Having decided on the service, the next step is to enter the message. That is not a problem, as long as you adhere to these text and line width restrictions:
EasyLink and EasyLink Telex-- 50,000 characters total, no line width restriction.
All Telex--50,000 characters total, 68 characters per line.
Cablegram, Telegram, and Mailgram --15,000 characters total, 68 per line.
Computer Letter service--No more than 371 lines, 68 characters per line.
E-COM--Total 97 lines, 68 characters per line.
Overseas Priority Letter--363 lines total, 68 characters per line.
The line is ended simply with an ENTER or RETURN, depending on your terminal or computer. The end of the message is signaled by an LLLL at the start of a new line follwed by ENTER. IF you have made no mistakes in writing your message, the system responds with a MESSAGE ACCEPTED prompt. You may begin a new message right away.
Before I move on to pricing, a word about Telexing. This is one of the most exciting services WU offers. If you have ever seen the big, bulky, blue Telex machine, which performs only one function, you can readily appreciate the advantage of being able to dispense with it all together in favor of your personal computer work station. Add to this the ability to use your personal computer word processor in preparing your message (EasyLink will show you how) and the accessibility of so many other message services and you have a powerful argument in favor of the EasyLink service.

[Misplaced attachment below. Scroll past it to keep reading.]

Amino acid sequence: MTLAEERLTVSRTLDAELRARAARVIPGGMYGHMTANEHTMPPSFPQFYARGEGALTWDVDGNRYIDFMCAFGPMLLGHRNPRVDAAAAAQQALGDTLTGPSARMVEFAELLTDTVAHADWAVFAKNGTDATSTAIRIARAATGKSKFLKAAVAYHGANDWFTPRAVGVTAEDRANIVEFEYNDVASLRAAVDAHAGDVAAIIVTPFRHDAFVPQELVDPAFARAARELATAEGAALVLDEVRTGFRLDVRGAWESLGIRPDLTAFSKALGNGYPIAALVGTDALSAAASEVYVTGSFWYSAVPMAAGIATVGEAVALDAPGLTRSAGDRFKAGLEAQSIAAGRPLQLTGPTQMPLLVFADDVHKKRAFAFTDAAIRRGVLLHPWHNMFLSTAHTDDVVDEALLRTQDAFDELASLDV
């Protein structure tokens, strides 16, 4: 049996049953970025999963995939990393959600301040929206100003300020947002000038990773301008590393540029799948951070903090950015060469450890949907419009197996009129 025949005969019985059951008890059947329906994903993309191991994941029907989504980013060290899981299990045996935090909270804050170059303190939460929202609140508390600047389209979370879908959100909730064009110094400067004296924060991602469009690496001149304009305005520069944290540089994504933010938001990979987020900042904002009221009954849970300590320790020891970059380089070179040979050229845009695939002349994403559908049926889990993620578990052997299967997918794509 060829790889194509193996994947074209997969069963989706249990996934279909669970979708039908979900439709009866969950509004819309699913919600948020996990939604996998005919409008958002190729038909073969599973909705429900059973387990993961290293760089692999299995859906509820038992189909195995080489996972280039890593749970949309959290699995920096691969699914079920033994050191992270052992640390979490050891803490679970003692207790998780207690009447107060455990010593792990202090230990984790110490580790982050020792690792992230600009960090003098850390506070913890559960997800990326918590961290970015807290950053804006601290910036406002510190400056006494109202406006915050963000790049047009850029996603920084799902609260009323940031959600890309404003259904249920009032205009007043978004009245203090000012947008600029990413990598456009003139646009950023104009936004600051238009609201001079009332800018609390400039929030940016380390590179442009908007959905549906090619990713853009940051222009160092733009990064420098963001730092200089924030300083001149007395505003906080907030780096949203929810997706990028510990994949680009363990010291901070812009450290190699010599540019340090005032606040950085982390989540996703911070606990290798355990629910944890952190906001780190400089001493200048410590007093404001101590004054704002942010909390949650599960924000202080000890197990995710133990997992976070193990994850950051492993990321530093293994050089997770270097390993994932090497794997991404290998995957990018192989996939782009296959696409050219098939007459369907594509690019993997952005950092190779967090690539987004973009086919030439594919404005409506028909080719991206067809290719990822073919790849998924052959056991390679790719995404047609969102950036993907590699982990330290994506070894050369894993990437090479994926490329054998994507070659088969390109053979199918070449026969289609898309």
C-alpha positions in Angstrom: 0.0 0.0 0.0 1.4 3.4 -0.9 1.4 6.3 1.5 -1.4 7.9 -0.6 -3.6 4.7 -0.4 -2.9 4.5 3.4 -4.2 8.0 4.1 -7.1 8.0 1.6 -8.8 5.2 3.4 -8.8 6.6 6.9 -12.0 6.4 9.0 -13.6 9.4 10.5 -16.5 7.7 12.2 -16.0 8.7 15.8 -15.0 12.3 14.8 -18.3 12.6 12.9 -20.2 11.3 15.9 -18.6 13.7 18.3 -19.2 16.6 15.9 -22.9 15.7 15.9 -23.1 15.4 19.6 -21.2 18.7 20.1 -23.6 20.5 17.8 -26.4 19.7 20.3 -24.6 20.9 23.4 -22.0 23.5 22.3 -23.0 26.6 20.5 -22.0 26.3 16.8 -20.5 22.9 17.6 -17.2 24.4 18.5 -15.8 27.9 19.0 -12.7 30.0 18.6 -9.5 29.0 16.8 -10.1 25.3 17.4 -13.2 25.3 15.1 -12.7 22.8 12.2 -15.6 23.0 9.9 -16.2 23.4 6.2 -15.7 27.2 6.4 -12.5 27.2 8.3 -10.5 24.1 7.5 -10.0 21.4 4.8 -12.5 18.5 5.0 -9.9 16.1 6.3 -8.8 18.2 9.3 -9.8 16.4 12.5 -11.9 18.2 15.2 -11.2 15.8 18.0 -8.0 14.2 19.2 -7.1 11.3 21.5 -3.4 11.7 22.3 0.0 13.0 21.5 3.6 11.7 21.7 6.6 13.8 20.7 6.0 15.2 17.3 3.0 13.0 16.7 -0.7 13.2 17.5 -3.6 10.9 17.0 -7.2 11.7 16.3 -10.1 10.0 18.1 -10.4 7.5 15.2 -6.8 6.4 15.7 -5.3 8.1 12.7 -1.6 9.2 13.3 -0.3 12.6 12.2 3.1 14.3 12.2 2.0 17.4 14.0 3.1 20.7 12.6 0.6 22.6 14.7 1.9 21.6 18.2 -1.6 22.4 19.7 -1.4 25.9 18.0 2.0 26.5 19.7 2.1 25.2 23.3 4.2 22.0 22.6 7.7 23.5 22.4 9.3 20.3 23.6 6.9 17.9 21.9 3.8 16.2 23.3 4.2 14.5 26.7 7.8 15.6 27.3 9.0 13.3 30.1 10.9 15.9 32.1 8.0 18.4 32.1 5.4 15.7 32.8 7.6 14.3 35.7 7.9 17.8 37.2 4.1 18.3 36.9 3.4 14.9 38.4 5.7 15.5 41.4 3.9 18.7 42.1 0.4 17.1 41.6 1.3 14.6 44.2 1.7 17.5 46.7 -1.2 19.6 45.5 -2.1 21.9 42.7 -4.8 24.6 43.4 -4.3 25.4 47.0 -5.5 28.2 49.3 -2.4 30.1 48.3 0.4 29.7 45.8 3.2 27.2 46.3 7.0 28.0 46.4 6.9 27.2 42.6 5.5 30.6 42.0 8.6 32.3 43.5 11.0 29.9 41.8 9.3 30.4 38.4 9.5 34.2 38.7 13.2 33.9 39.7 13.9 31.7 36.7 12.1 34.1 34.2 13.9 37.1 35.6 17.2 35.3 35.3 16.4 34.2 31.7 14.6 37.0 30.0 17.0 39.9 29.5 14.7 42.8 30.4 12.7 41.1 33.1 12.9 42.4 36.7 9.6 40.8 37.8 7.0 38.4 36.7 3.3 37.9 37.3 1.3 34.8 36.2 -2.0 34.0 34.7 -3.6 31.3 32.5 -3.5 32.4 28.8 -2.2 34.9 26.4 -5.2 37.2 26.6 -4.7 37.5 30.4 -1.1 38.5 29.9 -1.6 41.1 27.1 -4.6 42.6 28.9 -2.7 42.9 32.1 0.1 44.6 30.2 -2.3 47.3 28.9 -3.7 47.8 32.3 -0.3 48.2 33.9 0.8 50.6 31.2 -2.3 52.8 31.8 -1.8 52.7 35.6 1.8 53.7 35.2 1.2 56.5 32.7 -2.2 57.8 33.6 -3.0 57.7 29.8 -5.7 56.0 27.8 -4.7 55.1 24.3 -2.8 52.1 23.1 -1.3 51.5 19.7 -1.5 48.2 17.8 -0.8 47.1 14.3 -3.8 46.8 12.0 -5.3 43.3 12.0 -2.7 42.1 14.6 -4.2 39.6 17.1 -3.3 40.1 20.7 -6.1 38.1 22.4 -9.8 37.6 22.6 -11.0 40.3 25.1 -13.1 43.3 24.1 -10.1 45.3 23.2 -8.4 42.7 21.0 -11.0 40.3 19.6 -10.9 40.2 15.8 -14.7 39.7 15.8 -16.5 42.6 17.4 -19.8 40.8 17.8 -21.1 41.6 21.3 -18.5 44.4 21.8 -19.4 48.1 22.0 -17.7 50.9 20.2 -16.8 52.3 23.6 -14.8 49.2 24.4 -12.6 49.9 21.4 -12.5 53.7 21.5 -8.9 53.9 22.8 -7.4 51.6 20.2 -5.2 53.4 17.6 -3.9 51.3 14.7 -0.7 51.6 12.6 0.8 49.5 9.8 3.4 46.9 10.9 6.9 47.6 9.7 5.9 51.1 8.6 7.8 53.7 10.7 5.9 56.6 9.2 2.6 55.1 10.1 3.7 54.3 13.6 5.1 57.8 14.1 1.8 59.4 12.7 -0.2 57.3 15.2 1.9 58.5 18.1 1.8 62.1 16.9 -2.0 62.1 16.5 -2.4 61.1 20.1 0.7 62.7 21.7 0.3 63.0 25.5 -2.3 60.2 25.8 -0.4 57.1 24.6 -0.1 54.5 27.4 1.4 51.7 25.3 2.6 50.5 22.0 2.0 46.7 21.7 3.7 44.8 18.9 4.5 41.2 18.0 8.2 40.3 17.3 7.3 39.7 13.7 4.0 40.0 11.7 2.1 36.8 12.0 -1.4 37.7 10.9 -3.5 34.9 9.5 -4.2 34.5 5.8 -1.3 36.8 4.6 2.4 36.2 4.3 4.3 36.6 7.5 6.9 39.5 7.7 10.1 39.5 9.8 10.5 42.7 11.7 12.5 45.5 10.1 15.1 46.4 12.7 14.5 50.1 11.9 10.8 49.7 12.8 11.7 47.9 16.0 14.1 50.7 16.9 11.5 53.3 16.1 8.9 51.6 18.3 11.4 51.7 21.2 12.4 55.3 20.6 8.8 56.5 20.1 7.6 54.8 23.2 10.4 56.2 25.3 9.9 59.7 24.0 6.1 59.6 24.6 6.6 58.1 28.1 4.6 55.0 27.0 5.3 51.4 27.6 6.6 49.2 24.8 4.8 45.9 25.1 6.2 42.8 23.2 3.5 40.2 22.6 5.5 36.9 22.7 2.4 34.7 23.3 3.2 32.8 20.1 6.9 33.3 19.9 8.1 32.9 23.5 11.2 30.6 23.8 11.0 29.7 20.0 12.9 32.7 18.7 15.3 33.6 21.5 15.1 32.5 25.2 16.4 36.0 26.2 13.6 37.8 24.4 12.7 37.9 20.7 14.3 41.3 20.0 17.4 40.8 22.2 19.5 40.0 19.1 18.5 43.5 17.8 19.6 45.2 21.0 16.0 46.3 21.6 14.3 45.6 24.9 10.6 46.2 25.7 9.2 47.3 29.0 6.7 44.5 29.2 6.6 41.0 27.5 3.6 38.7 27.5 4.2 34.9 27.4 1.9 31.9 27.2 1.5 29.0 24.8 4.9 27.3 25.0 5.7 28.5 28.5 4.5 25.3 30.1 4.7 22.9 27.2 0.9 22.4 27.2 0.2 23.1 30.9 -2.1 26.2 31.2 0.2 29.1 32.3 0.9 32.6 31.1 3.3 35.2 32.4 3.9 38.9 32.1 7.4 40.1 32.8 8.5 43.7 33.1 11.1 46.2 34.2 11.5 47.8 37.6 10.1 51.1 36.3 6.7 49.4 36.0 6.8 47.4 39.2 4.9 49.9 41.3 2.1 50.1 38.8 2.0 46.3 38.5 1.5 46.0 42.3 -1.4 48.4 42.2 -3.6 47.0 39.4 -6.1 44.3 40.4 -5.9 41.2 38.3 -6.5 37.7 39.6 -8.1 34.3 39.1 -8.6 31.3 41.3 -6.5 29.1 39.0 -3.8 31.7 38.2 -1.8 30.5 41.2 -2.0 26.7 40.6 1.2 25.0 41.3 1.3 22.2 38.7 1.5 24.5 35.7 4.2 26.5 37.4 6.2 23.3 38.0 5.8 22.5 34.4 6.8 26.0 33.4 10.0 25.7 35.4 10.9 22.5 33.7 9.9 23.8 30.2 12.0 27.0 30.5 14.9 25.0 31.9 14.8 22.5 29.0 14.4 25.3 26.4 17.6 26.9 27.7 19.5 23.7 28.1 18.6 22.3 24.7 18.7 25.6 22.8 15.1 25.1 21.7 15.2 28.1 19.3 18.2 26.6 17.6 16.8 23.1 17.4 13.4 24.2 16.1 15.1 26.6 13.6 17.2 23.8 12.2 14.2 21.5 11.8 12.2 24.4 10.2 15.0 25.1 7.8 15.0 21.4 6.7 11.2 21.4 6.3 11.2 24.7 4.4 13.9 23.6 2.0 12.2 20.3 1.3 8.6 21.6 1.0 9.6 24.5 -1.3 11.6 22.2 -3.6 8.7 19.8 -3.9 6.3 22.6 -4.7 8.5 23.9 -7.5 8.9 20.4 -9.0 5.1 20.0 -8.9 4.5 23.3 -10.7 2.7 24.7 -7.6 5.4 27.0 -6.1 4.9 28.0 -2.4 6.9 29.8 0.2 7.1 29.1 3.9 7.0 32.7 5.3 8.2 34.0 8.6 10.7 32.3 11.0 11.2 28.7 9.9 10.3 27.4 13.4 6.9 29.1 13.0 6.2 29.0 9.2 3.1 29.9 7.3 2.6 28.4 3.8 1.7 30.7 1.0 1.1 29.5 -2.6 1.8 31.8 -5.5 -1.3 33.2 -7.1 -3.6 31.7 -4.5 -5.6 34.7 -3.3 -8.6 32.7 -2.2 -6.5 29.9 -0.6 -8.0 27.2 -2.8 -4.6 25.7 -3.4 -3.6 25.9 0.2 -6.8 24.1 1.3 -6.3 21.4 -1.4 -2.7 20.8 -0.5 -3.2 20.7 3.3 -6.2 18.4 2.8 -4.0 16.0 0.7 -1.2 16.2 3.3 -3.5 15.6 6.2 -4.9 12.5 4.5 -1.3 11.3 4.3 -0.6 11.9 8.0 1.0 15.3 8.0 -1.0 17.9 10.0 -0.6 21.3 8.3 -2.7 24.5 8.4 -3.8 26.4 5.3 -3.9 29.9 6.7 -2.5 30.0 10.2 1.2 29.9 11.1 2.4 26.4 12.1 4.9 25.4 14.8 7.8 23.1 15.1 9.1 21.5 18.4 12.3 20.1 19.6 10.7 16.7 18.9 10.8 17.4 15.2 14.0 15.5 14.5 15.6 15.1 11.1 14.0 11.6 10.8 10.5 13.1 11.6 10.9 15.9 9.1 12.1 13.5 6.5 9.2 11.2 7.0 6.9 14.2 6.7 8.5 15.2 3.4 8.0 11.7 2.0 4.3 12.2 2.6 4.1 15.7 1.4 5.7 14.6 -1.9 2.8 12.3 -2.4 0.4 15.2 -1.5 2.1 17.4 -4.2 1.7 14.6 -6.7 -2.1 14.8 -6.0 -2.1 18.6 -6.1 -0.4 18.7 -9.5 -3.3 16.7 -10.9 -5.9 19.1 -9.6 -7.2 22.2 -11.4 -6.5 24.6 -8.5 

I was all set to tell you that this was an expensive service, but it isn't. In fact, Western Union claims that some of their own services are actually cheaper on EasyLink than they are by phoning Western Union to send a cable or a wire.
There is no subscription fee or start-up expense of any kind. They send all the materials, including the password codes and the loose-leaf manual, at no charge. Nor is there a minimum charge for the first three months of use. You will be billed for each message you send, however, according to the applicable rate structures. Starting with the fourth month there is a $25 monthly minimum use fee.
Here are some sample fees to give you an idea of the pricing of various services (all based on 300 baud transmission):
EasyLink to EasyLink--$.30 minute.
Telegram--$1.80 minute plus $3.00 service charge from 6:00 a.m. to 7:00 p.M., $1.50 from 7:00 p.m. to 6:00 a.m.
Mailgram--First page, $3.00; subsequent pages $.75 each.
Telex 1 to any U.S. Telex terminal-- $.43 per minute. The service outputs at 400 characters per minute.
My conclusion is that EasyLink works, that it is affordable, and that it is great for business and professionals who use the mail frequently. If you can reduce some of your routine long distance calls to written form, you will save on phone expense too.
EasyLink info is available from Western Union, Department 38, 1651 Old Meadow Rd., McLean VA 22102 or by calling (800) 336-3797, ext. 38.